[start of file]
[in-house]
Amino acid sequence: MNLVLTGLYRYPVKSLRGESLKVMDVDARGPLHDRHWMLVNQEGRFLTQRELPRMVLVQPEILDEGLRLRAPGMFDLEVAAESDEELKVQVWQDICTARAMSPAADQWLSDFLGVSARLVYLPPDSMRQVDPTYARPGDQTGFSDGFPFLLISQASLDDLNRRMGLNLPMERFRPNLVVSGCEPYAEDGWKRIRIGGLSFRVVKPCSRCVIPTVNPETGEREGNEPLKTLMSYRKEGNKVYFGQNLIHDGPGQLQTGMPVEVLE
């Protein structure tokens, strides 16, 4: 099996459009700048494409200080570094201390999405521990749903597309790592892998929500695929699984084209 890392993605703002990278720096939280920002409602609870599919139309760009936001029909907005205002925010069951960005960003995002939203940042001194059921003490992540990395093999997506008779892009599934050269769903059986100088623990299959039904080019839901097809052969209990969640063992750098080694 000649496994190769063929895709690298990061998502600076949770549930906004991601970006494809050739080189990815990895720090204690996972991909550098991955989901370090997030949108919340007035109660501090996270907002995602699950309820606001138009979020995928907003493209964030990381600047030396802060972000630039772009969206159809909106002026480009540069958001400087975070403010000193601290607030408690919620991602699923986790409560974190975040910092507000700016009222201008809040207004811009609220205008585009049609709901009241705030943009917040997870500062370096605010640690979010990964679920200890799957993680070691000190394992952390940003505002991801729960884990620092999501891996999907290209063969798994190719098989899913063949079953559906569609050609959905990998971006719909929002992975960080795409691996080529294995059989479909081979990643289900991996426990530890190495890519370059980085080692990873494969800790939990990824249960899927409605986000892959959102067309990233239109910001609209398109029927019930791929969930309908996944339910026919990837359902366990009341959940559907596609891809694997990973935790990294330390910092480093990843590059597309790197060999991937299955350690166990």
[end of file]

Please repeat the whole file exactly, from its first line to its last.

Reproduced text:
[in-house]
Amino acid sequence: MNLVLTGLYRYPVKSLRGESLKVMDVDARGPLHDRHWMLVNQEGRFLTQRELPRMVLVQPEILDEGLRLRAPGMFDLEVAAESDEELKVQVWQDICTARAMSPAADQWLSDFLGVSARLVYLPPDSMRQVDPTYARPGDQTGFSDGFPFLLISQASLDDLNRRMGLNLPMERFRPNLVVSGCEPYAEDGWKRIRIGGLSFRVVKPCSRCVIPTVNPETGEREGNEPLKTLMSYRKEGNKVYFGQNLIHDGPGQLQTGMPVEVLE
């Protein structure tokens, strides 16, 4: 099996459009700048494409200080570094201390999405521990749903597309790592892998929500695929699984084209 890392993605703002990278720096939280920002409602609870599919139309760009936001029909907005205002925010069951960005960003995002939203940042001194059921003490992540990395093999997506008779892009599934050269769903059986100088623990299959039904080019839901097809052969209990969640063992750098080694 000649496994190769063929895709690298990061998502600076949770549930906004991601970006494809050739080189990815990895720090204690996972991909550098991955989901370090997030949108919340007035109660501090996270907002995602699950309820606001138009979020995928907003493209964030990381600047030396802060972000630039772009969206159809909106002026480009540069958001400087975070403010000193601290607030408690919620991602699923986790409560974190975040910092507000700016009222201008809040207004811009609220205008585009049609709901009241705030943009917040997870500062370096605010640690979010990964679920200890799957993680070691000190394992952390940003505002991801729960884990620092999501891996999907290209063969798994190719098989899913063949079953559906569609050609959905990998971006719909929002992975960080795409691996080529294995059989479909081979990643289900991996426990530890190495890519370059980085080692990873494969800790939990990824249960899927409605986000892959959102067309990233239109910001609209398109029927019930791929969930309908996944339910026919990837359902366990009341959940559907596609891809694997990973935790990294330390910092480093990843590059597309790197060999991937299955350690166990």